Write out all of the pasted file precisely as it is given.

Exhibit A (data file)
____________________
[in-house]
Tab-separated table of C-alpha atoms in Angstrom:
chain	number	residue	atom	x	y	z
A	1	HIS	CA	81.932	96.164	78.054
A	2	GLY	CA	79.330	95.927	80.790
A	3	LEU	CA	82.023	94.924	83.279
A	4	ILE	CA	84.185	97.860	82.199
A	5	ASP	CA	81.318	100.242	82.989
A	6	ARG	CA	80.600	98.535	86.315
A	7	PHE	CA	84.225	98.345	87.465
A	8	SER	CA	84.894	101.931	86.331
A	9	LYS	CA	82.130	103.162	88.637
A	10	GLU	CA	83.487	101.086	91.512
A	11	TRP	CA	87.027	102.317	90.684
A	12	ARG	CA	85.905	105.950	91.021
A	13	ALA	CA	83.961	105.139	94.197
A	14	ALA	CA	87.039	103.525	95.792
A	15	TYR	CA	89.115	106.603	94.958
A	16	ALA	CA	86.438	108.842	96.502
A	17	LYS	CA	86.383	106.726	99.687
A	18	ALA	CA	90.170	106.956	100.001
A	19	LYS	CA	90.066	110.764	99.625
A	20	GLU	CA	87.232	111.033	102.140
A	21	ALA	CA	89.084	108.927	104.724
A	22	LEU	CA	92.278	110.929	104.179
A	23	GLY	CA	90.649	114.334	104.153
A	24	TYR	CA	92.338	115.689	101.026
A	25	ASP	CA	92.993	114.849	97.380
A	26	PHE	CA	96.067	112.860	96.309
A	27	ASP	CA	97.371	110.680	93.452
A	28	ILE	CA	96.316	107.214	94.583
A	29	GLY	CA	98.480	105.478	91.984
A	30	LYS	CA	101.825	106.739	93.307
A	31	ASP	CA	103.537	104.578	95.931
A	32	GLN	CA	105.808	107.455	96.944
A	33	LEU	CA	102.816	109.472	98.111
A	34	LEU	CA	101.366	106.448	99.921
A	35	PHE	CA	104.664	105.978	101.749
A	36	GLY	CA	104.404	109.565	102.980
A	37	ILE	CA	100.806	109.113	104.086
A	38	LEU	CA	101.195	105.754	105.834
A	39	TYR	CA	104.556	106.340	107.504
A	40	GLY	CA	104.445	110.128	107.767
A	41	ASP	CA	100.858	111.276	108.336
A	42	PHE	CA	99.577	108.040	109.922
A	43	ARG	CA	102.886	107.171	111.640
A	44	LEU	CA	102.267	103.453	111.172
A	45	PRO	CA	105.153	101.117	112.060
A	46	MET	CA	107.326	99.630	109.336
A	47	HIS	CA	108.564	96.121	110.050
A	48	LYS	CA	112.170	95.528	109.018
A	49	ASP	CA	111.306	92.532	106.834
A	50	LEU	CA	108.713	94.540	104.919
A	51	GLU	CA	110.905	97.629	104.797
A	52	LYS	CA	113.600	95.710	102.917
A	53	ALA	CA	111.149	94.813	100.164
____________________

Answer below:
[in-house]
Tab-separated table of C-alpha atoms in Angstrom:
chain	number	residue	atom	x	y	z
A	1	HIS	CA	81.932	96.164	78.054
A	2	GLY	CA	79.330	95.927	80.790
A	3	LEU	CA	82.023	94.924	83.279
A	4	ILE	CA	84.185	97.860	82.199
A	5	ASP	CA	81.318	100.242	82.989
A	6	ARG	CA	80.600	98.535	86.315
A	7	PHE	CA	84.225	98.345	87.465
A	8	SER	CA	84.894	101.931	86.331
A	9	LYS	CA	82.130	103.162	88.637
A	10	GLU	CA	83.487	101.086	91.512
A	11	TRP	CA	87.027	102.317	90.684
A	12	ARG	CA	85.905	105.950	91.021
A	13	ALA	CA	83.961	105.139	94.197
A	14	ALA	CA	87.039	103.525	95.792
A	15	TYR	CA	89.115	106.603	94.958
A	16	ALA	CA	86.438	108.842	96.502
A	17	LYS	CA	86.383	106.726	99.687
A	18	ALA	CA	90.170	106.956	100.001
A	19	LYS	CA	90.066	110.764	99.625
A	20	GLU	CA	87.232	111.033	102.140
A	21	ALA	CA	89.084	108.927	104.724
A	22	LEU	CA	92.278	110.929	104.179
A	23	GLY	CA	90.649	114.334	104.153
A	24	TYR	CA	92.338	115.689	101.026
A	25	ASP	CA	92.993	114.849	97.380
A	26	PHE	CA	96.067	112.860	96.309
A	27	ASP	CA	97.371	110.680	93.452
A	28	ILE	CA	96.316	107.214	94.583
A	29	GLY	CA	98.480	105.478	91.984
A	30	LYS	CA	101.825	106.739	93.307
A	31	ASP	CA	103.537	104.578	95.931
A	32	GLN	CA	105.808	107.455	96.944
A	33	LEU	CA	102.816	109.472	98.111
A	34	LEU	CA	101.366	106.448	99.921
A	35	PHE	CA	104.664	105.978	101.749
A	36	GLY	CA	104.404	109.565	102.980
A	37	ILE	CA	100.806	109.113	104.086
A	38	LEU	CA	101.195	105.754	105.834
A	39	TYR	CA	104.556	106.340	107.504
A	40	GLY	CA	104.445	110.128	107.767
A	41	ASP	CA	100.858	111.276	108.336
A	42	PHE	CA	99.577	108.040	109.922
A	43	ARG	CA	102.886	107.171	111.640
A	44	LEU	CA	102.267	103.453	111.172
A	45	PRO	CA	105.153	101.117	112.060
A	46	MET	CA	107.326	99.630	109.336
A	47	HIS	CA	108.564	96.121	110.050
A	48	LYS	CA	112.170	95.528	109.018
A	49	ASP	CA	111.306	92.532	106.834
A	50	LEU	CA	108.713	94.540	104.919
A	51	GLU	CA	110.905	97.629	104.797
A	52	LYS	CA	113.600	95.710	102.917
A	53	ALA	CA	111.149	94.813	100.164